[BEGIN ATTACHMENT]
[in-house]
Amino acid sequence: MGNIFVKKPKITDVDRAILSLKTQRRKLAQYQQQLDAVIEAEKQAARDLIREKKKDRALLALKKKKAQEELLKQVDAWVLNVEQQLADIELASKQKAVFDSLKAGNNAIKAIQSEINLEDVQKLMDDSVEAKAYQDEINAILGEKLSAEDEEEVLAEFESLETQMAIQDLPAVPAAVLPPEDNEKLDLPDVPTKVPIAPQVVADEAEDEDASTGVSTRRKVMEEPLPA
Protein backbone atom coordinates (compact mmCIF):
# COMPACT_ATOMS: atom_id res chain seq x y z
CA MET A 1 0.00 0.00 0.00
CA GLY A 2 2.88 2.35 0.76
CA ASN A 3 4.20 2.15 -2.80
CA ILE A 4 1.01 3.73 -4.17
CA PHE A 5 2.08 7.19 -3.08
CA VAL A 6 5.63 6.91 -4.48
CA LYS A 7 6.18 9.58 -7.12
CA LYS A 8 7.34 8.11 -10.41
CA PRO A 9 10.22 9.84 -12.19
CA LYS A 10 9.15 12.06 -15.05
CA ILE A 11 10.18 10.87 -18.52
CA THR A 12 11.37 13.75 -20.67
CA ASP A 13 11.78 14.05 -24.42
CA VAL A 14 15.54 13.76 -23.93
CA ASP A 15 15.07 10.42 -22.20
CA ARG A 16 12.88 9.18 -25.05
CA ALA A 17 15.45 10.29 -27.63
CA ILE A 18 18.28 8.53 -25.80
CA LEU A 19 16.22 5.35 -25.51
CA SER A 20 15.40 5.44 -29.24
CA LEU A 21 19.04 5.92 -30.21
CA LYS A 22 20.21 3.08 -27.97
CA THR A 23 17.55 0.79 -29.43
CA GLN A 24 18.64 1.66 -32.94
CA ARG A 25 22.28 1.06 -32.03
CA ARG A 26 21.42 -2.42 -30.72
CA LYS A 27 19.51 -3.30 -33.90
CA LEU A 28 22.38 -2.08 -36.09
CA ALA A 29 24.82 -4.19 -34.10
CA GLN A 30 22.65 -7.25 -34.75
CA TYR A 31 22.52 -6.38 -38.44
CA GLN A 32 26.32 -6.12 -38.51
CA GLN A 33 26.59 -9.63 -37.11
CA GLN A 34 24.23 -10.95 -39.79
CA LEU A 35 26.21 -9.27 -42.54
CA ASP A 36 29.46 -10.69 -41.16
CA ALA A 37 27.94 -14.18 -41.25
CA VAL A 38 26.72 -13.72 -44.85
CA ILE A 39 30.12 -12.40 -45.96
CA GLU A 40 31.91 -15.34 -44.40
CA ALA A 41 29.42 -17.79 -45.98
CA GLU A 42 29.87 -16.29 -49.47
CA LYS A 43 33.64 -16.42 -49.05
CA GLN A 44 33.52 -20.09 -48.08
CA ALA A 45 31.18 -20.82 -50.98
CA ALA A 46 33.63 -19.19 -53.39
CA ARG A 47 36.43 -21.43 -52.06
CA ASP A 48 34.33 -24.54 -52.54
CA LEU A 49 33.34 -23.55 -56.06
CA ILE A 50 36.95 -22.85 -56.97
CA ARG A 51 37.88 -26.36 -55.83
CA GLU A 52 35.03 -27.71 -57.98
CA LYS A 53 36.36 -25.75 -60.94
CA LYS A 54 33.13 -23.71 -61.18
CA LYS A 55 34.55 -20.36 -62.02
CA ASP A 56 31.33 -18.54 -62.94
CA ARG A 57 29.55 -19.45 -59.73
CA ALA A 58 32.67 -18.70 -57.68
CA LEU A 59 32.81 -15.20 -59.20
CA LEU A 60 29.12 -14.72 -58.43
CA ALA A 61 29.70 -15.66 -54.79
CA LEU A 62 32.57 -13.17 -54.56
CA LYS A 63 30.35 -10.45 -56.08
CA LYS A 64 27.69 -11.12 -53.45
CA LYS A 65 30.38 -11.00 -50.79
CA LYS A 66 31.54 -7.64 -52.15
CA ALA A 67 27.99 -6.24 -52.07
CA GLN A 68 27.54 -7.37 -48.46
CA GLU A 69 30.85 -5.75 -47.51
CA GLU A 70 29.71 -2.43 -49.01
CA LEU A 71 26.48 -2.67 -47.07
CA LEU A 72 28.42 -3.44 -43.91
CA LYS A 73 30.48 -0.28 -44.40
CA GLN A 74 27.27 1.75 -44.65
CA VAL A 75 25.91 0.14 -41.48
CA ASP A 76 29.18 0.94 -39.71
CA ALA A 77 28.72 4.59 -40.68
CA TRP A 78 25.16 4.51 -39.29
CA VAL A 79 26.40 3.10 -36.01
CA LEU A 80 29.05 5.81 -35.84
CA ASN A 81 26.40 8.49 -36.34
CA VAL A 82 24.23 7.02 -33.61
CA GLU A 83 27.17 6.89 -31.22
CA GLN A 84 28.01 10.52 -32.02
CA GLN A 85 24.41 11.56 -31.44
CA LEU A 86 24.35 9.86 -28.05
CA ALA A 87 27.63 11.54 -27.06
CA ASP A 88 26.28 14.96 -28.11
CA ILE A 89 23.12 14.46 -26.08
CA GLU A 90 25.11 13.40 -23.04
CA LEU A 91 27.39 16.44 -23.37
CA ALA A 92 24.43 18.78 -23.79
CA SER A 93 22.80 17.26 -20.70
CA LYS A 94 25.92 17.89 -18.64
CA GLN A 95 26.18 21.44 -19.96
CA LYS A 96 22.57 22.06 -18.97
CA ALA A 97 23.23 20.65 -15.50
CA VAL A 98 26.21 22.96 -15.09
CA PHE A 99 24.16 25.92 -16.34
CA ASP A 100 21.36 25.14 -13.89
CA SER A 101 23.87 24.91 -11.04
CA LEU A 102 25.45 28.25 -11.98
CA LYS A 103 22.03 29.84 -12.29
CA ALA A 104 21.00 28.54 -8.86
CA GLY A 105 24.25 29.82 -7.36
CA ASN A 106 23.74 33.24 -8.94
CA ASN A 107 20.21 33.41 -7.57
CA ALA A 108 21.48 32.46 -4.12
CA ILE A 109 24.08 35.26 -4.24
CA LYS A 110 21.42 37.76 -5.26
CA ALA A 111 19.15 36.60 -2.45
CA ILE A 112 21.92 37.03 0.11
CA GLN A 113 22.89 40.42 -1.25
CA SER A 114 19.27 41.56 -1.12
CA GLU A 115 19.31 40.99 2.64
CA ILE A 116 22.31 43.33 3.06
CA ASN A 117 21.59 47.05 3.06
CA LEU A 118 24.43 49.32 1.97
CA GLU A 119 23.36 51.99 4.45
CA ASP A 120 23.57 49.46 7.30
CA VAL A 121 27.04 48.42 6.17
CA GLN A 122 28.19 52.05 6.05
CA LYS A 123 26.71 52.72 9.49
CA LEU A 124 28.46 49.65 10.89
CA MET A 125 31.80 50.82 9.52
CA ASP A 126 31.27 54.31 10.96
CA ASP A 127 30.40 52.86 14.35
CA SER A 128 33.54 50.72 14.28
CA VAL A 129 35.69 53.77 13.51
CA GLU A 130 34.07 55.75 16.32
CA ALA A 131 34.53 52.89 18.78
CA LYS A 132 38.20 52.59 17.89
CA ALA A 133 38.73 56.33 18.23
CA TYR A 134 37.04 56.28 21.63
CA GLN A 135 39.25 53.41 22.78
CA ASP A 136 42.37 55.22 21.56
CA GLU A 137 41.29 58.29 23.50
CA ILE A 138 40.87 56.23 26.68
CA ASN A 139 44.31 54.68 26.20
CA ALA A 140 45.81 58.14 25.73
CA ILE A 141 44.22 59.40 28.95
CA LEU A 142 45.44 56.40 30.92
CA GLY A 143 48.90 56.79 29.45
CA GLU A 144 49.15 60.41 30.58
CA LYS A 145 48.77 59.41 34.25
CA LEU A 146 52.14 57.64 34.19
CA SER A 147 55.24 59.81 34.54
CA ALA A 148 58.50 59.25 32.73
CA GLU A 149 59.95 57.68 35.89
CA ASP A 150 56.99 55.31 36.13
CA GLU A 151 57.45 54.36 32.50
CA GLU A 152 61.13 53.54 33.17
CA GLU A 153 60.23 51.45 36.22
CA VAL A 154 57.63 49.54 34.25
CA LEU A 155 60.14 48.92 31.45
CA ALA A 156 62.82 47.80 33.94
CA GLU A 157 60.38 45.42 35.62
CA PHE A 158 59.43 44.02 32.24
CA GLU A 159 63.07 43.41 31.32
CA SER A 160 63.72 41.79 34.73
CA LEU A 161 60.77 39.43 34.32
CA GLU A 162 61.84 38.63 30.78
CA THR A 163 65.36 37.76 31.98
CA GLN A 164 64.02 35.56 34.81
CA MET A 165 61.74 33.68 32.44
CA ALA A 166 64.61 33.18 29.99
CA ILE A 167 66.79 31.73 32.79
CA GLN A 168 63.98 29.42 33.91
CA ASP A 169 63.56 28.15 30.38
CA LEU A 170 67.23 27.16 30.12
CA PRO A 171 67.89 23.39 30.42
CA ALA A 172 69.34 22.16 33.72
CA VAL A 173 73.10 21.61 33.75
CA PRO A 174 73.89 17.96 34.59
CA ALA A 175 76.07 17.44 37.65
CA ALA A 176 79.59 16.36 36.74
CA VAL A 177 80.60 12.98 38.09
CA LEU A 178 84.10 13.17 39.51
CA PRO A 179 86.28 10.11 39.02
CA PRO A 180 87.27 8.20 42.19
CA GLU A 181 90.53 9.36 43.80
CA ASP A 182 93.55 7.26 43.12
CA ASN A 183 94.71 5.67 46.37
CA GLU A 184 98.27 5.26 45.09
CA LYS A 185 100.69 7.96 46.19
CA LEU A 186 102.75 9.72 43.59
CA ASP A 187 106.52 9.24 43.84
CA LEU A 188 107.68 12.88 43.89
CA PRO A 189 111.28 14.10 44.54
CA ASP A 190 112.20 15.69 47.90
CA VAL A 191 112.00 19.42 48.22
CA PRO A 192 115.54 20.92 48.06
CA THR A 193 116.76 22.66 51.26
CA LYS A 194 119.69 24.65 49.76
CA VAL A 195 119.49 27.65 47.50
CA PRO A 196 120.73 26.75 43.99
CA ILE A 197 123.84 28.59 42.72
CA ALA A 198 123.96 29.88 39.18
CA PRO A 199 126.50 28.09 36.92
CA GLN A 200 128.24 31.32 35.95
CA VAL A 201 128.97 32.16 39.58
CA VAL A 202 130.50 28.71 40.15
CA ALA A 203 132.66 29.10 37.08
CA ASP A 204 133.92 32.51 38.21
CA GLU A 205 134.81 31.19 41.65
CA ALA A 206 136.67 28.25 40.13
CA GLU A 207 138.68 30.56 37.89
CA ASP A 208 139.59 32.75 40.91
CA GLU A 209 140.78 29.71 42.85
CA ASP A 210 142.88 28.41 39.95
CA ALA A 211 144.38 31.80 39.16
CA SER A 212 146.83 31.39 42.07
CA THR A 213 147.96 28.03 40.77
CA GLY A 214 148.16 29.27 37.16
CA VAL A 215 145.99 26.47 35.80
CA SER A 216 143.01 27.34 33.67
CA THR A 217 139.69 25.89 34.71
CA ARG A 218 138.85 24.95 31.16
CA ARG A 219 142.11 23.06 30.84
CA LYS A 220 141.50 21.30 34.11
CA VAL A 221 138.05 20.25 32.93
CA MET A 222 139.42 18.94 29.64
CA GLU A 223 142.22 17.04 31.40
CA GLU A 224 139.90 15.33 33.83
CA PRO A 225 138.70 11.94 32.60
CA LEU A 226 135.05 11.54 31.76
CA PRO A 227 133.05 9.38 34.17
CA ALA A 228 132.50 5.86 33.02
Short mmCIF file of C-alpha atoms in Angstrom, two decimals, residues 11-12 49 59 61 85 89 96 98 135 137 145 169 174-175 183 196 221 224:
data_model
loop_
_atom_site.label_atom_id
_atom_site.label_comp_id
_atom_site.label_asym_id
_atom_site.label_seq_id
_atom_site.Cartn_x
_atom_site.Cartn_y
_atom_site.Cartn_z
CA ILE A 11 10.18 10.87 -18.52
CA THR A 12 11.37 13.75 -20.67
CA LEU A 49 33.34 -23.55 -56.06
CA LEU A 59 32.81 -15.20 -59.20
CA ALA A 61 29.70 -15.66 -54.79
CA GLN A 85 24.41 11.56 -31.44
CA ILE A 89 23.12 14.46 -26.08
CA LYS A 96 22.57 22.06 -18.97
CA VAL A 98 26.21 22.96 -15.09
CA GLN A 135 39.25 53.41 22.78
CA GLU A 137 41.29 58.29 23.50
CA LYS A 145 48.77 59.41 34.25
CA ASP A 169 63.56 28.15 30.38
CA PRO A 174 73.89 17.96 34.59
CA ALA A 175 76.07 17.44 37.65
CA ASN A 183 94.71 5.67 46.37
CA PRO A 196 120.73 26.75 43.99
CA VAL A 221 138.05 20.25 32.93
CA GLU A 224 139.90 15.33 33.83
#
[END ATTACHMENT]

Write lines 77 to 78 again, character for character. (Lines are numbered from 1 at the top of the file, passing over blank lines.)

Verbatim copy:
CA LYS A 73 30.48 -0.28 -44.40
CA GLN A 74 27.27 1.75 -44.65